Chances are someone in your life has been, or will be, affected by heart disease. It’s the number one cause of death in the U.S., taking more than 610,000 lives every year. Since February is Heart Month, take a few moments to familiarize yourself with the disease and actions you can take to help prevent it.
What is heart disease?
When people think of heart disease, heart attacks often come to mind - and for good reason. While heart disease is an umbrella term for a variety of ailments affecting the heart and blood vessels, the most common type is coronary artery disease, which can cause heart attacks.
Coronary artery disease happens when the heart’s major blood vessels become hard and narrow due to a buildup of plaque. When blood flow (which brings oxygen to the heart) is reduced or blocked, a heart attack can occur. Other types of heart disease include stroke, arrhythmia and heart valve problems.
What are the signs of a heart attack?
On TV and in movies heart attacks are usually depicted with someone clutching their chest in pain and falling over. The American Heart Association says while some heart attacks are sudden and intense, more often heart attacks start slowly with mild pain and discomfort. It may feel like a building of pressure or squeezing, and it may go away for a few minutes then return. While chest pain is the most common sign of a heart attack, there are other symptoms.
According to the American Heart Association, someone having a heart attack may also experience:
- Pain or discomfort in their jaw, neck, back, arms or stomach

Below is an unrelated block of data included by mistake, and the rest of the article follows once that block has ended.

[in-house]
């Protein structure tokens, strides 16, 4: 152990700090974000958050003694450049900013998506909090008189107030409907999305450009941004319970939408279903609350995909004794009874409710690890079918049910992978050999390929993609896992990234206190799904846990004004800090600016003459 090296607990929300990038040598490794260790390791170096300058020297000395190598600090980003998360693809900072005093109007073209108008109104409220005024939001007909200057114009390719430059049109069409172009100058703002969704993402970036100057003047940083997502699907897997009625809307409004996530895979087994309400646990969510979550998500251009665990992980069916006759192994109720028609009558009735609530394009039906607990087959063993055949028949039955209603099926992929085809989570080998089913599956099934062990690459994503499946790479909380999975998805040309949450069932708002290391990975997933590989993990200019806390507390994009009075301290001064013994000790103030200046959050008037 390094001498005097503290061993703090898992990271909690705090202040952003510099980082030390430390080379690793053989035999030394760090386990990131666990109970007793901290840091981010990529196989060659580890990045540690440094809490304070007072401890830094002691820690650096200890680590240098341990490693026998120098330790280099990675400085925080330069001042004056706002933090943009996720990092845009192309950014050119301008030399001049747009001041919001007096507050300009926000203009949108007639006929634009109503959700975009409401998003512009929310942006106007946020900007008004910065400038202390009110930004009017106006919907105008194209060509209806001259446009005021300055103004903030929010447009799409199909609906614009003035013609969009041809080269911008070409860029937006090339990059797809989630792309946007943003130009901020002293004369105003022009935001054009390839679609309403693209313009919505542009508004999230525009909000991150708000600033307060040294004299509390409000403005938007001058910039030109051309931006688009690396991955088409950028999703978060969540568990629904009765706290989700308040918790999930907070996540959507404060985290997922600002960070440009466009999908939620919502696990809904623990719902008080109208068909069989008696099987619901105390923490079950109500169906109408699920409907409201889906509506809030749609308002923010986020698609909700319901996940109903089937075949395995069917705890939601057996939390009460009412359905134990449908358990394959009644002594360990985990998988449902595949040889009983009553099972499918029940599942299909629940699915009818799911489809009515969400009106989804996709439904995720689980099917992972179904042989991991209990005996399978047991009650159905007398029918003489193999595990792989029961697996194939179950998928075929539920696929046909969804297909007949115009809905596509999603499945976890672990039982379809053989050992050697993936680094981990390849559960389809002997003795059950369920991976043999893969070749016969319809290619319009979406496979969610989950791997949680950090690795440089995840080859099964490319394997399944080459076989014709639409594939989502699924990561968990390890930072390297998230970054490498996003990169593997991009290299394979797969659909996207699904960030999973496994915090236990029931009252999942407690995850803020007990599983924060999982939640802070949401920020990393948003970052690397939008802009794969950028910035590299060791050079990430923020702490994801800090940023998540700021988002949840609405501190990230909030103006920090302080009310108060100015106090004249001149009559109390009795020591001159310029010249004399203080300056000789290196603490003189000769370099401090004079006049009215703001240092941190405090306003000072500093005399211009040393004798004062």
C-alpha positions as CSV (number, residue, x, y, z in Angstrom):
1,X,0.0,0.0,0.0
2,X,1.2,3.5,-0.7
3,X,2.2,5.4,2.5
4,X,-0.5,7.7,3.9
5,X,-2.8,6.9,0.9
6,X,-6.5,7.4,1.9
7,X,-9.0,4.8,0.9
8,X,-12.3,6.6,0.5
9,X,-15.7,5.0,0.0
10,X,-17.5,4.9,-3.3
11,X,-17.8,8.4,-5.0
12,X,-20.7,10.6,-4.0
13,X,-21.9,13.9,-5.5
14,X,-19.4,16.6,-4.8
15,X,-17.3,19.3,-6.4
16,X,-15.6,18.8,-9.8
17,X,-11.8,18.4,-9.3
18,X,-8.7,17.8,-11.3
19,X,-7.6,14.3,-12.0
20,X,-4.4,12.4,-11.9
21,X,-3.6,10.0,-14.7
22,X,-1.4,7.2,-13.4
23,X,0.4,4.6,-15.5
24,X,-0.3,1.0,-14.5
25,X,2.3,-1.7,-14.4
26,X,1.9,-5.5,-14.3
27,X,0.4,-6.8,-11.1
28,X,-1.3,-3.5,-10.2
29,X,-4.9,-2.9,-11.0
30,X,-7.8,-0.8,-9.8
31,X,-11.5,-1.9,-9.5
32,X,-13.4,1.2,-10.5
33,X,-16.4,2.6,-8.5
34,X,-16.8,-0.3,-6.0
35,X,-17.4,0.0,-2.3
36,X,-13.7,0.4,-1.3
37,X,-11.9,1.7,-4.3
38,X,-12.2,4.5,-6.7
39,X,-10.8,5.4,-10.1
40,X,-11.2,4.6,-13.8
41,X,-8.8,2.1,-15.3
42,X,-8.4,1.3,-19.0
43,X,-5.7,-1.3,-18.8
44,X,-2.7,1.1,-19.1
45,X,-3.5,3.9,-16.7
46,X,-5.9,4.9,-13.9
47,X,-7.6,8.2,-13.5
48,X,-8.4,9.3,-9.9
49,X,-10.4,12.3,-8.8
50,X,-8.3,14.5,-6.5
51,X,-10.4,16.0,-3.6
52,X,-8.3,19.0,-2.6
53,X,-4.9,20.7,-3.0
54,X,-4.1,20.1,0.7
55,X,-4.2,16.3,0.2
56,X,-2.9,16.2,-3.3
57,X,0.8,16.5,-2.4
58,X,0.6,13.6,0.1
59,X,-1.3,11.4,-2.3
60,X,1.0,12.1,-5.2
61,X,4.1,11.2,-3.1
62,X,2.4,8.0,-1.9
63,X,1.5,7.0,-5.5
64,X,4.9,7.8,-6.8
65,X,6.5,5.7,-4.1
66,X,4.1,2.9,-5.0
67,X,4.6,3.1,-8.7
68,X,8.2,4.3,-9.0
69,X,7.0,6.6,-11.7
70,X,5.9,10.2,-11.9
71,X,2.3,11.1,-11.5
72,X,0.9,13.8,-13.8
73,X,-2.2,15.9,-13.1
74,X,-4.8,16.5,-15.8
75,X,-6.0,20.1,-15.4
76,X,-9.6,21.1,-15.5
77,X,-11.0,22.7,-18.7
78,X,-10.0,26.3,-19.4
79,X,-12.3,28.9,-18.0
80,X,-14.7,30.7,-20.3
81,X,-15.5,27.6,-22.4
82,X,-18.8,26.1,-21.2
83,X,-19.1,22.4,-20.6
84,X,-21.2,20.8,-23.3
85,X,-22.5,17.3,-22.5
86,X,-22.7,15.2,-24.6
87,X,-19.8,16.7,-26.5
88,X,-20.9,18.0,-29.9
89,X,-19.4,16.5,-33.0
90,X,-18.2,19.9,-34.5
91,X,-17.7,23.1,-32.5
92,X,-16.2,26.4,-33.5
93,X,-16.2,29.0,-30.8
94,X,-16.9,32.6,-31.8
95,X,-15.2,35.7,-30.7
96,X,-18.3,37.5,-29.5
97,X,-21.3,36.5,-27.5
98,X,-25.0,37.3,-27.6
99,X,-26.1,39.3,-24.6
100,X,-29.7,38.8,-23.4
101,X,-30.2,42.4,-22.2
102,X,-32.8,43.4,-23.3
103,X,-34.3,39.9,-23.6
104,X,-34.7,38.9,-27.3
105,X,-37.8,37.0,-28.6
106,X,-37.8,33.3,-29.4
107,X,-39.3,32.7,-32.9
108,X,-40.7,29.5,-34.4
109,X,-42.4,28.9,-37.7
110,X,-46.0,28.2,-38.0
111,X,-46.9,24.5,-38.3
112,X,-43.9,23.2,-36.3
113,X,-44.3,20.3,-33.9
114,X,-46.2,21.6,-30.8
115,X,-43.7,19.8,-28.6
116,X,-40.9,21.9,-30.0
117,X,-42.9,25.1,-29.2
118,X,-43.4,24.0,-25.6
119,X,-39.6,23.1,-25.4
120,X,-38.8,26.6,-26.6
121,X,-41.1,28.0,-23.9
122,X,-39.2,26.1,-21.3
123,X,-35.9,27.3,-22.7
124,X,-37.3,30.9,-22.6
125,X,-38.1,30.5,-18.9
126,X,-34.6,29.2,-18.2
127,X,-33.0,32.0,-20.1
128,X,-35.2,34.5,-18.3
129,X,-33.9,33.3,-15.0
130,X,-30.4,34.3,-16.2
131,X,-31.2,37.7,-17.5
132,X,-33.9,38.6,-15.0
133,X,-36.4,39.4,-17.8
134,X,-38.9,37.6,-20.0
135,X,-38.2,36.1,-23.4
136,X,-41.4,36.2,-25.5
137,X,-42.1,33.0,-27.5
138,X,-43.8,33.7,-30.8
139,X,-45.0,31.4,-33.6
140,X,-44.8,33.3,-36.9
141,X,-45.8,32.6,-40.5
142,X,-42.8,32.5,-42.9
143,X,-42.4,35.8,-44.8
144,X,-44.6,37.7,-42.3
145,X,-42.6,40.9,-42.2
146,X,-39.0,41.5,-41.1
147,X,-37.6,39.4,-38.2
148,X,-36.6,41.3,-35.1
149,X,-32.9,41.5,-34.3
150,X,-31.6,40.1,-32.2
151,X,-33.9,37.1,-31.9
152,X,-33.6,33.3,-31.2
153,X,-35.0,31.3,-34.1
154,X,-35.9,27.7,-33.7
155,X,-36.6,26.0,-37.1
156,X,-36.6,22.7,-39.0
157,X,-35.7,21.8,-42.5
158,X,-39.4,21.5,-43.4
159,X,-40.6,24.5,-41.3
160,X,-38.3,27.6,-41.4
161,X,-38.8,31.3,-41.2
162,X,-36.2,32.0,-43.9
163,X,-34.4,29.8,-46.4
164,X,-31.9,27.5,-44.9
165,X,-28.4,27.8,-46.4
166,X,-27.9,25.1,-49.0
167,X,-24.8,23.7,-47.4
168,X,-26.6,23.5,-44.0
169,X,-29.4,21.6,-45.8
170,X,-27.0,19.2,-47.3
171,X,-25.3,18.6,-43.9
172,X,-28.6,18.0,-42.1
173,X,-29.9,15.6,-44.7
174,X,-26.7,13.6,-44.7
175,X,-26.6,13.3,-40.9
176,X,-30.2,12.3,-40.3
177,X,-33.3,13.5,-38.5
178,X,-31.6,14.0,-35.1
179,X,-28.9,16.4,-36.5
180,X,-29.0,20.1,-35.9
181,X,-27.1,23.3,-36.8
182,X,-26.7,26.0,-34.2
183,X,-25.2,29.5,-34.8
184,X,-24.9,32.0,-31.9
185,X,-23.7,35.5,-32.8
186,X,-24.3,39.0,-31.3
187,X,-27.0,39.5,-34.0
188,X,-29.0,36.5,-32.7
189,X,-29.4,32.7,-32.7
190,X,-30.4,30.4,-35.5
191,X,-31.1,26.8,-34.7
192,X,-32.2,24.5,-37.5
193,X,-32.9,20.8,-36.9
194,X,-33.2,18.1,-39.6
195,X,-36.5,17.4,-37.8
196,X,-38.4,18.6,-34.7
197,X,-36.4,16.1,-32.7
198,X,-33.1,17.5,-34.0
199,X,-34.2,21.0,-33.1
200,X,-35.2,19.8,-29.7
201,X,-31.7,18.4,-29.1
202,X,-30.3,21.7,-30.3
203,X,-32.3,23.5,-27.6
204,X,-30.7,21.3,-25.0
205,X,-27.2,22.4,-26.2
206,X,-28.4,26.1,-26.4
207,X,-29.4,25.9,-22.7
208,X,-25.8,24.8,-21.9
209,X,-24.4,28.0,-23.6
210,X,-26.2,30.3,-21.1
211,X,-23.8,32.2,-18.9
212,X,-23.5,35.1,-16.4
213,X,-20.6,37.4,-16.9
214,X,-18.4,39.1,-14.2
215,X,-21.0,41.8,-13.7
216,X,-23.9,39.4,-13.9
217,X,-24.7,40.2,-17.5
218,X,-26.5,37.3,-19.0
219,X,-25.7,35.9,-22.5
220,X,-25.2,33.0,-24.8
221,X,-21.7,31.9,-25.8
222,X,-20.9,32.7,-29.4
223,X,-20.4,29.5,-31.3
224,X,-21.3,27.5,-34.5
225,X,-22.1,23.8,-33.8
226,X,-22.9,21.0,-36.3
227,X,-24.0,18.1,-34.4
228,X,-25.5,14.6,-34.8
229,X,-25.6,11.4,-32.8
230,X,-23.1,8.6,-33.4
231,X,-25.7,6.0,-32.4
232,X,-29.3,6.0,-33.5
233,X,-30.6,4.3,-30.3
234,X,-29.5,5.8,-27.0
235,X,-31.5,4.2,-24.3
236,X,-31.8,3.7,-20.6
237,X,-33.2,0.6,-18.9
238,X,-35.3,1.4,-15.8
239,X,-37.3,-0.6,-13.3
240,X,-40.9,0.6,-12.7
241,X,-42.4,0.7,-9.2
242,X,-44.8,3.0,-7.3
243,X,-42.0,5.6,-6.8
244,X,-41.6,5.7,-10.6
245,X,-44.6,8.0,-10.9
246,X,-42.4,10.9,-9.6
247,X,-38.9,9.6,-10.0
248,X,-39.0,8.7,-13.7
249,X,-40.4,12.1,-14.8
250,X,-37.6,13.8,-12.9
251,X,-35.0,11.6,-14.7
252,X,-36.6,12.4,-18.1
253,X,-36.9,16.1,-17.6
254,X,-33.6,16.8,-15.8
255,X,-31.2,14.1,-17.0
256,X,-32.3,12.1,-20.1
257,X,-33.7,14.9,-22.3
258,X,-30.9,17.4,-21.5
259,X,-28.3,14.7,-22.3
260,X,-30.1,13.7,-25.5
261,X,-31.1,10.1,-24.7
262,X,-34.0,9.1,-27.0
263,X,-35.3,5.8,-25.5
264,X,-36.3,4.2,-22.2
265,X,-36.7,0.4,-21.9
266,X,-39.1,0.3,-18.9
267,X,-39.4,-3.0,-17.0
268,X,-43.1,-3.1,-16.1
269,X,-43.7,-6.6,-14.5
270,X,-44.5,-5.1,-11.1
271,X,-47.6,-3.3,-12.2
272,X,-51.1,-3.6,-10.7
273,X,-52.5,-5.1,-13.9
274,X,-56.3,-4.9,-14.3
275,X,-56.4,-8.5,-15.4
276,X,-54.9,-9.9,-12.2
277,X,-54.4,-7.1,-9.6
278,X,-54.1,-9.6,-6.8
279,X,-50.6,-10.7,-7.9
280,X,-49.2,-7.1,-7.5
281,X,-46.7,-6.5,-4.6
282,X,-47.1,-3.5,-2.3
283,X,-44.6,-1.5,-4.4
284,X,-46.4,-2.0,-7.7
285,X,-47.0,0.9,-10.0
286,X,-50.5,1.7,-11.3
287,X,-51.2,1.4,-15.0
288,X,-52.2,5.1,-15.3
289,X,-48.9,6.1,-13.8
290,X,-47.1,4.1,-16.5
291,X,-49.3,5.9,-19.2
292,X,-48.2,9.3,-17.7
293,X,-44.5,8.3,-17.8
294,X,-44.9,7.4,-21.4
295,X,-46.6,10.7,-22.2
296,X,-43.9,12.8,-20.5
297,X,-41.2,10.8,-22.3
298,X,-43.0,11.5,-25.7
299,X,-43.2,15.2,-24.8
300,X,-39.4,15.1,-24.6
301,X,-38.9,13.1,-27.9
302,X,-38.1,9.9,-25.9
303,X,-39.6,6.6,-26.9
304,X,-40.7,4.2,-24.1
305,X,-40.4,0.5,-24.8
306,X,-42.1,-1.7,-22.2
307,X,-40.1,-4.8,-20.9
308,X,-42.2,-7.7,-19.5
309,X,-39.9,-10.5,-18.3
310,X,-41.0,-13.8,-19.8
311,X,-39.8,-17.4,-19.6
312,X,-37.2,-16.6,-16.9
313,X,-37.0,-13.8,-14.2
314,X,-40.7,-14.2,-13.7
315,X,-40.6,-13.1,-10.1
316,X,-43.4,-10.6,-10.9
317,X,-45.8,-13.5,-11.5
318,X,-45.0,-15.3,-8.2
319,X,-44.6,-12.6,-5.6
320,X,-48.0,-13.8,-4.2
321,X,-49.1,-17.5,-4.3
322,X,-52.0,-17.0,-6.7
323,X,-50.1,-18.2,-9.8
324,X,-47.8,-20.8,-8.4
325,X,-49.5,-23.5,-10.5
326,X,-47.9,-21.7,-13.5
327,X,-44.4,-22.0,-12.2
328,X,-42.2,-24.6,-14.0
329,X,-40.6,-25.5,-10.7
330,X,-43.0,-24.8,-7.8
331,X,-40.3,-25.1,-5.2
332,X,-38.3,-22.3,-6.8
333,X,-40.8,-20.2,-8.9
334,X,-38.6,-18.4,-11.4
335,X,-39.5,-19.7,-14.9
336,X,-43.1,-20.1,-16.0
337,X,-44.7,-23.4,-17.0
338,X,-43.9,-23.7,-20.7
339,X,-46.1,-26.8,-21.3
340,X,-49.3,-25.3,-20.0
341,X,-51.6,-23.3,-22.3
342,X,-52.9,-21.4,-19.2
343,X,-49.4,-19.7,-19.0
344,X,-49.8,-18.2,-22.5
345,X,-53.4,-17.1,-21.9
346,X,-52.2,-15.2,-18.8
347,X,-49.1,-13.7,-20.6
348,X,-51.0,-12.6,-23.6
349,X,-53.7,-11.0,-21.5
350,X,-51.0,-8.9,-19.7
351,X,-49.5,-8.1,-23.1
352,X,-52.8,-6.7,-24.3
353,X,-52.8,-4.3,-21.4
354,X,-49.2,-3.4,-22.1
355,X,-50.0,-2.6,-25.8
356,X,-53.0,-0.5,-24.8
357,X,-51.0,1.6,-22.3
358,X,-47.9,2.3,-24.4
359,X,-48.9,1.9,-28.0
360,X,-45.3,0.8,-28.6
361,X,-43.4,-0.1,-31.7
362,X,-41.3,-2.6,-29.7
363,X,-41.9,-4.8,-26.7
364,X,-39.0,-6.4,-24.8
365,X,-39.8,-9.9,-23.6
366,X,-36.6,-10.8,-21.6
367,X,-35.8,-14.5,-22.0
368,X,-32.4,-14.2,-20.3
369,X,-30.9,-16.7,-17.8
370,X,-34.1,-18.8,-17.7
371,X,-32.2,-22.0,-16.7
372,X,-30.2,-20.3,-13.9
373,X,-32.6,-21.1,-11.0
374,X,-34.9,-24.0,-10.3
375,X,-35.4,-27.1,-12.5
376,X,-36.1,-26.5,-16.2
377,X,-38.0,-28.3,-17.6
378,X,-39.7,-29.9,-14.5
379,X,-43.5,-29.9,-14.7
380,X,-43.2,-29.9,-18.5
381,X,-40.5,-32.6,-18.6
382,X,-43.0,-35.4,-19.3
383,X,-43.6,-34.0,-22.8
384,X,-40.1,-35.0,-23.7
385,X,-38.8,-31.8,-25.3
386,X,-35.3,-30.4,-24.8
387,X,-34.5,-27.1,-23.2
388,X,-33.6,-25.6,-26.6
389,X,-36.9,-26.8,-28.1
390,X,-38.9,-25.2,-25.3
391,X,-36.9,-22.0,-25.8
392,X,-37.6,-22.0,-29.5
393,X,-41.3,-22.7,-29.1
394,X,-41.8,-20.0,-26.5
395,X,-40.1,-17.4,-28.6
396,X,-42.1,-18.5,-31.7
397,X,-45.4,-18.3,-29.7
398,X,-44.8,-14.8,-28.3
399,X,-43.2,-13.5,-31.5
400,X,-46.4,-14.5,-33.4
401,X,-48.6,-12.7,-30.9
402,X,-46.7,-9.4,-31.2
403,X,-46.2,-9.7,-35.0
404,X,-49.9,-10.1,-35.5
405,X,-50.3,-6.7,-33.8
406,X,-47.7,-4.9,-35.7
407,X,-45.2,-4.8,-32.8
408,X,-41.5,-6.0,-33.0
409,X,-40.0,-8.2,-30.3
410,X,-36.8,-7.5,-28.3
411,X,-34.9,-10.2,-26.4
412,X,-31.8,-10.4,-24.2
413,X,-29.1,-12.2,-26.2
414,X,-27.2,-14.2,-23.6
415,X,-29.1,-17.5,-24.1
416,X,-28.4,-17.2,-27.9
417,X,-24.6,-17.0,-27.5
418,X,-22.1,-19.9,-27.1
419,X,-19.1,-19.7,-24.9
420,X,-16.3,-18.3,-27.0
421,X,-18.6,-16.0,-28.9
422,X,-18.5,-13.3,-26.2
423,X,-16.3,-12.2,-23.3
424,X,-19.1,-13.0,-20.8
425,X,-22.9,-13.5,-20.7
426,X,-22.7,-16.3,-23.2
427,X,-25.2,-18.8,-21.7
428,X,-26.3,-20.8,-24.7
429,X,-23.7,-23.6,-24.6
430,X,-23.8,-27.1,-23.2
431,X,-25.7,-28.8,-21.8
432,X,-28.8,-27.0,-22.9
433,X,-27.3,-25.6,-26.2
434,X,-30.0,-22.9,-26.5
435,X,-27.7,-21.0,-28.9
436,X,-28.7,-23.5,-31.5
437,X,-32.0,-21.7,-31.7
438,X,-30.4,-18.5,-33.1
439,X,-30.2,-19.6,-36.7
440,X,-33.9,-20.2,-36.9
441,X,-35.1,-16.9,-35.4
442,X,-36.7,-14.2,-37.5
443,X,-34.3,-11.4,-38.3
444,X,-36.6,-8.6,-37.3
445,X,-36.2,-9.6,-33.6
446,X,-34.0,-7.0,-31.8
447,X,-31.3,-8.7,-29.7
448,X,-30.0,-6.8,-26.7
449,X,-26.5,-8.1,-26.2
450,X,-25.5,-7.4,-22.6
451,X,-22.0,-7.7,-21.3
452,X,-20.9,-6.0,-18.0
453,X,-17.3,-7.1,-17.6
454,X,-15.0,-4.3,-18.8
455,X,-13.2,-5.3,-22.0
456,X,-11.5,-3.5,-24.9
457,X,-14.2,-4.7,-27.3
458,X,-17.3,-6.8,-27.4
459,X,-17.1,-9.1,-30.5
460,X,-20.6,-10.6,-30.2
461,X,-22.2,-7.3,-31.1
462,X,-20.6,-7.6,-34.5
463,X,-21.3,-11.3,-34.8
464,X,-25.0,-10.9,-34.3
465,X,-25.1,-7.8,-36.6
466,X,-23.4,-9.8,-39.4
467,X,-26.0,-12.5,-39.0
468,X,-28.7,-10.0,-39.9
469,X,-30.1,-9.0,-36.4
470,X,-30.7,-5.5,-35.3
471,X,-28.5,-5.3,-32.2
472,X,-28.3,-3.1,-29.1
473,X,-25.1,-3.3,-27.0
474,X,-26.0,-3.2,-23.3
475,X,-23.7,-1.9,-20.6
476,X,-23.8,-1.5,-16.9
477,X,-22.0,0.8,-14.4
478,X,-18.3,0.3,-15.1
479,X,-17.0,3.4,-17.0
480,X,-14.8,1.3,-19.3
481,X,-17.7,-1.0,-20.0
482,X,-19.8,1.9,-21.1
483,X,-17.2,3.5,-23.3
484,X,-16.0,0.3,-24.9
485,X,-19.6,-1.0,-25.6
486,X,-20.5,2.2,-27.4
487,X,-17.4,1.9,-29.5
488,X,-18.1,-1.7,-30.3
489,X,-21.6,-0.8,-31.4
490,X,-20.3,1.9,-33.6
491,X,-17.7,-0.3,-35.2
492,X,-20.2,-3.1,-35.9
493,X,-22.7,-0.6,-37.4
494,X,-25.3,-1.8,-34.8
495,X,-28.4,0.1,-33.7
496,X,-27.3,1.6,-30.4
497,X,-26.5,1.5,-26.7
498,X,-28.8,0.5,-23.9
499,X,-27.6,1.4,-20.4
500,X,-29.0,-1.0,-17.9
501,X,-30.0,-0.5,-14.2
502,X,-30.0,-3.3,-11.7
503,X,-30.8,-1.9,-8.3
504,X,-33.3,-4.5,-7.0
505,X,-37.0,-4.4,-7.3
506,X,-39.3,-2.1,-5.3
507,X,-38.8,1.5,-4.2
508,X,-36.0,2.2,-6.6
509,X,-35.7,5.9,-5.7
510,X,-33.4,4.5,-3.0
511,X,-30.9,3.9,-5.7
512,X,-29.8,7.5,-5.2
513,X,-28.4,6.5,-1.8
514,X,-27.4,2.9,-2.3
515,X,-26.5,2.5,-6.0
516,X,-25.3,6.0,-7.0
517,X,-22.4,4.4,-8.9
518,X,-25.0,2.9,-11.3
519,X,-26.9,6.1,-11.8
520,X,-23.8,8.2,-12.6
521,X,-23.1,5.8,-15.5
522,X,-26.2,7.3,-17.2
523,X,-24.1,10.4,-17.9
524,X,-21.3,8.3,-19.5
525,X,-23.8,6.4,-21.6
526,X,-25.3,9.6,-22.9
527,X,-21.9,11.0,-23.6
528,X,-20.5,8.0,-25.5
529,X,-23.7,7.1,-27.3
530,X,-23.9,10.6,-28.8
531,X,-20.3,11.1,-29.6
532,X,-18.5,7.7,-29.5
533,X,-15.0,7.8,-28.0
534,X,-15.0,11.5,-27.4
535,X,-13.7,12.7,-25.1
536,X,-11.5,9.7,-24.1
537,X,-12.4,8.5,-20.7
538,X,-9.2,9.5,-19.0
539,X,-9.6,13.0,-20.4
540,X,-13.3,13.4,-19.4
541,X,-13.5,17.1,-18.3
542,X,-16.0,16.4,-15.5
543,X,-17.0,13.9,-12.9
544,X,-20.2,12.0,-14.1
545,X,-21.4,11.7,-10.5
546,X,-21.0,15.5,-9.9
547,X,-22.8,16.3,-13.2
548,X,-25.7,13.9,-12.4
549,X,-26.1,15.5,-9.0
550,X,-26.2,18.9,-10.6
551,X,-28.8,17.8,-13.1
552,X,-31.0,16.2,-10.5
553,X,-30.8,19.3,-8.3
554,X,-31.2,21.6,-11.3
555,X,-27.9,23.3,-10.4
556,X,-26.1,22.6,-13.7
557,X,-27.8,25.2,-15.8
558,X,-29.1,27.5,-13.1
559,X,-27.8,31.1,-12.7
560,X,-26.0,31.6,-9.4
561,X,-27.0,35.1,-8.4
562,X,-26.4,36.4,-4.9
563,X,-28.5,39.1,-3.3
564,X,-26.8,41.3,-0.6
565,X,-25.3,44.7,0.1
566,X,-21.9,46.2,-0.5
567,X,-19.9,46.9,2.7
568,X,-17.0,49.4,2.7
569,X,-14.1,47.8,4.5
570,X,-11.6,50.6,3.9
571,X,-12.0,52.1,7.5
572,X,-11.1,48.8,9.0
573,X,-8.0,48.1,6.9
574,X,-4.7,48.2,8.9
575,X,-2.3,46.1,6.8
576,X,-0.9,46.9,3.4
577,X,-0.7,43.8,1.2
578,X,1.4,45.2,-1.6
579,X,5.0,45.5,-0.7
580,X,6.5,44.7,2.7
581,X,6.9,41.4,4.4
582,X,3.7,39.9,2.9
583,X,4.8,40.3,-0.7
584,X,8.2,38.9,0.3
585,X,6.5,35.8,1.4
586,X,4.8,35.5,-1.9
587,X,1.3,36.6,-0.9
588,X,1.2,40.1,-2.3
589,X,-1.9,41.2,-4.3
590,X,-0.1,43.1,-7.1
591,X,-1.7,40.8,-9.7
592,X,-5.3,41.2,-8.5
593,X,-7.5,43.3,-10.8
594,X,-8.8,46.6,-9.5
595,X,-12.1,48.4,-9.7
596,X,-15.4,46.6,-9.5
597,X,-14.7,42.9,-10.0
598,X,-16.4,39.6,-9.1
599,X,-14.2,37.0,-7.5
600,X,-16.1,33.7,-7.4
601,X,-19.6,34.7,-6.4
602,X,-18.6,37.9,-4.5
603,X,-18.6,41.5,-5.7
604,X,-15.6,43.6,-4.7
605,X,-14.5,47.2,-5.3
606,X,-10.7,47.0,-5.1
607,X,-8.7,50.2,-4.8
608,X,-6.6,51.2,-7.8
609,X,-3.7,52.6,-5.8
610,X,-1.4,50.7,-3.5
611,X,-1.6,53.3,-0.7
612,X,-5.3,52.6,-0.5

- Shortness of breath
- Breaking out in a cold sweat
Women are more likely than men to experience non-chest pain symptoms, particularly shortness of breath, nausea/vomiting and back or jaw pain.
If you think you or someone else may be having a heart attack, call 9-1-1 immediately. When it comes to heart attacks, every second counts!
What are the risk factors for heart disease?
Certain conditions increase your chances of developing heart disease. Risk factors include:
- Family history
- Poor diet
- High blood pressure
- High cholesterol
- Physical inactivity
- Poor oral hygiene
While you can’t control your age or family history, you can eliminate some of the risks through a healthy lifestyle. From nutrition and weight management to help quitting smoking and reducing stress, there are lots of free online resources available. However, always make sure to talk with your doctor, so you can live a heart-healthy life.
In addition, if you or a loved one need help preparing healthy meals, remembering to take medications or attending doctor appointments, ComForCare/At Your Side Home Care can help. In-home caregivers are available 24/7, including holidays, to help support your healthy lifestyle. Contact us today at 800-886-4044 to schedule a no obligation in-home assessment.
Editor’s note: This article was originally published Feb. 22, 2016. It has been revamped and updated for accuracy and comprehensiveness.